Those succulents that you thought looked like rocks? They are called Lithops (or Living stones), a genus of succulents native to southern Africa. Older Lithops form clumps of colourful pebbles in their pot, which makes them ideal as an accent piece in your garden. As small and slow-growing plants, they are relatively easy to care for, especially once you get a hang of the routine. In this article, you will find some basic knowledge to take good care of your Lithops.
Light & Temperature
Lithops have adapted to tolerate harsh sunlight in their native environment. Thus, the best way to care for them would be to provide 4-5 hours of early sunlight, and partial shade in the afternoon. A south or east window with optimum light is an ideal place for your Lithops. Remember, insufficient sunlight can cause elongated leaves and lost patterns.
Although they are sun-lover, intense heat can damage their foliage and cause sunburn. Be sure to place them in less sunny spots or cover them up if you find their containers absorb too much heat in the summer afternoon.
As Lithops have the capacity to store water for months in their leaves, overwatering can lead to puffy plants, and even to their demise. Also, remember they thrive in desert condition with infrequent moisture and intense sunlight. Therefore, mimicing Lithop growing condition is important to keep them healthy.
Underwatering, however, can result in stunted plants. The trick is to water only when the soil is thoroughly dry (test by inserting a wooden skewer into the soil, and check if it's moist when removed).
When Lithops are growing new leaves, it's best to leave them and not water until the old pair of leaves are completely dried up and withered. This normally happens after their dormant season, which is around spring to early fall. Once the days get shorter and the temperature get cooler in fall, the plants will be active again.
Lithops Succulent Living Stone | Click here to purchase
It is best for Lithops to be planted in cactus mix or fast-draining potting soil. Sand, pebbles, or other gritty materials can also be added to help with soil drainage.
Lithops, like any other plants in general, should only be repotted if there are problems (soggy soil) or if the plants outgrow their container. If you want to repot the plants anyway, only repot when its growing season starts (usually around the month of May). Lithops's roots must be sufficiently developed (at least 2 years) before any re-potting is done.
GROWING NEW LEAVES
Lithops develop new pair of leaves every year. They only have one pair of leaves at a time so the old leaves will die for the new one to emerge. Normally, the process of growing new leaves happen after blooming period. After they flowers, Lithops will go into dormant for a while to prepare for the new growth. The plants will absorb the nutrients from old leaves and eventually the new pairs of leaves will make their way through the fissure of the old ones.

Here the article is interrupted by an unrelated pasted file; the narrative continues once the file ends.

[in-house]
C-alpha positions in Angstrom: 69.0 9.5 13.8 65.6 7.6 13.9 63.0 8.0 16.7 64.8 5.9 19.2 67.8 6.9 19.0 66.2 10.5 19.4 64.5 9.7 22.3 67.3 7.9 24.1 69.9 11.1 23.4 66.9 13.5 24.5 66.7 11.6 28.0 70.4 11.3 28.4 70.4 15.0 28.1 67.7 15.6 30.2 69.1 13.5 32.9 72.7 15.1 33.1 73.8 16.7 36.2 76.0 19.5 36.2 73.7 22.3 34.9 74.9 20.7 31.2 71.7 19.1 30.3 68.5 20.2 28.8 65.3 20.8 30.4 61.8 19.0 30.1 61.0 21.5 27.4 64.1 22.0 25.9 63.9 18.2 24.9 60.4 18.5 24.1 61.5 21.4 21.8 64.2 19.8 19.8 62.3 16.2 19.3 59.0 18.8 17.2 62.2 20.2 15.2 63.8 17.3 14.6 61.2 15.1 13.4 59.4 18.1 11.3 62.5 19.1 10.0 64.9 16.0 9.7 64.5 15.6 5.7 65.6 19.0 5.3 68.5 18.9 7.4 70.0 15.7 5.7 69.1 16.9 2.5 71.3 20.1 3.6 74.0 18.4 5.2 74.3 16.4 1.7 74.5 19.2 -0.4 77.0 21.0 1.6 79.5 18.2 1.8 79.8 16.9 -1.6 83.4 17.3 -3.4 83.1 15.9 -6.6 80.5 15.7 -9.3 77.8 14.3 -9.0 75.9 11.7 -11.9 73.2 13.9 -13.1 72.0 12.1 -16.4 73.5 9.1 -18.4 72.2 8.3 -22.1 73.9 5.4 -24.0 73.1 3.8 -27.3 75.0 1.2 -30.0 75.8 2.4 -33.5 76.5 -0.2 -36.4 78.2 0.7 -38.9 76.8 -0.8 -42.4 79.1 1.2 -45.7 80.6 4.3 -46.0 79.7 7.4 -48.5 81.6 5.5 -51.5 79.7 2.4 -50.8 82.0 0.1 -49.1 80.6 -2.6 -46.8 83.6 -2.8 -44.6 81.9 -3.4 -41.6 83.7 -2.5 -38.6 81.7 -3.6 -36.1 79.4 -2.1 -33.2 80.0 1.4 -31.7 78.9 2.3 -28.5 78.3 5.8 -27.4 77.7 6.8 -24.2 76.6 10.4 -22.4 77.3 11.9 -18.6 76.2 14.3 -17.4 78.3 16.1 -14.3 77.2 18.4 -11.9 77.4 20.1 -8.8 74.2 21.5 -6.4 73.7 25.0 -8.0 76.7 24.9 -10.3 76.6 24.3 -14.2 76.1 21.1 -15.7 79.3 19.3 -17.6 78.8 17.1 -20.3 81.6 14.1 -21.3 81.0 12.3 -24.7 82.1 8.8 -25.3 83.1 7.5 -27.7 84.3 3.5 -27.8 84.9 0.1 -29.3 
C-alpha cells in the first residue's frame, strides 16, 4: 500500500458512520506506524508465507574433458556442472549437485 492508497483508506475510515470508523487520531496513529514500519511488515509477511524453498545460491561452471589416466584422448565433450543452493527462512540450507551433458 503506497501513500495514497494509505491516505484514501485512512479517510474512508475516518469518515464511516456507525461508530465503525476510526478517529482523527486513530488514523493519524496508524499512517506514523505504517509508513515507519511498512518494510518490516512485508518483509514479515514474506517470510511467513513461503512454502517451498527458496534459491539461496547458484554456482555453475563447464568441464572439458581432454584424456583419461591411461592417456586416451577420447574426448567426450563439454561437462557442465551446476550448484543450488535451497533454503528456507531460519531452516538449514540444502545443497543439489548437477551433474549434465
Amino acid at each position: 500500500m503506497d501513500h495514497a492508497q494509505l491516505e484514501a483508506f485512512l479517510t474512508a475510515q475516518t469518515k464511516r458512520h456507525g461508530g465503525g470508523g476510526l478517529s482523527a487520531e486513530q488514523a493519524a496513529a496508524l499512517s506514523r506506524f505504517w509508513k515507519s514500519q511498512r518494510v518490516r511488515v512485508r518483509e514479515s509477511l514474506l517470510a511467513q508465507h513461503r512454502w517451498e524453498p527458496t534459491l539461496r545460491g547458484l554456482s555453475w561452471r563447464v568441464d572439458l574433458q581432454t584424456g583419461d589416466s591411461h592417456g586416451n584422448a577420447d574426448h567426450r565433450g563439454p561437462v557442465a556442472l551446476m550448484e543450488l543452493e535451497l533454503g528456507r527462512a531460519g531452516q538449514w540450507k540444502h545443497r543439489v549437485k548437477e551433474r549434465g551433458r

In some cases, your Lithops might grow their new leaves without flowering. Most of the time, it is hard to pinpoint the exact reason but it can partly because the Lithops are at early years of their growing cycle.
One way to tell if your Lithops is growing new leaves is checking its leaves. If they feel squishy and soft to the touch, it is likely that the outer leaves are at shredding stage. After a few days, you will soon find new leaves emerging. Otherwise, it could just be underwatering. During this period, do not water your Lithops untill the old leaves completely wither.
HOW TO PROPAGATE LITHOPS
Lithops’ propagation comes from seeds or division of existing plants. However, since they are slow-growing plants, divisions don’t usually develop for several years. Because of this, Lithops are often grown from seeds, which take months to establish, and years to fully grown.
This is the most popular way to grow Lithops. Simply prepare a pot of soil like mentioned above (fast-draining mixed with gritty materials). Lightly sprinkle Lithops seeds over the surface, and cover with a thin fine layer of sand. Keep this layer lightly moist until germination occurs, then gradually reduce watering.
Lithops Plant | Click here to purchase
This method should only be performed when there is a visible division on the plant itself. Carefully pick Lithops out of the pot, and gently dust off the soil around the roots. Examine the roots and the leaf pairs to decide on a cut, making sure that each leaf will have a sufficient amount of taproot attached.
Repot each of them in a pot that is deep enough for the taproot to grow without having to coil around the pot, with the same mix of soil.
Lithops have flowers! The flowers are daisy like in white, yellow, and orange shades. They often bloom around late fall and early winter. Similar to a shamrock, Lithops flowers open early on sunny days, and then close later in the day. If you have a cluster of Lithops, the blooming flower formation can cover the whole plant, hiding the small stone-like parts beneath them.
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For Types of Succulents Careguide. Read more information here.
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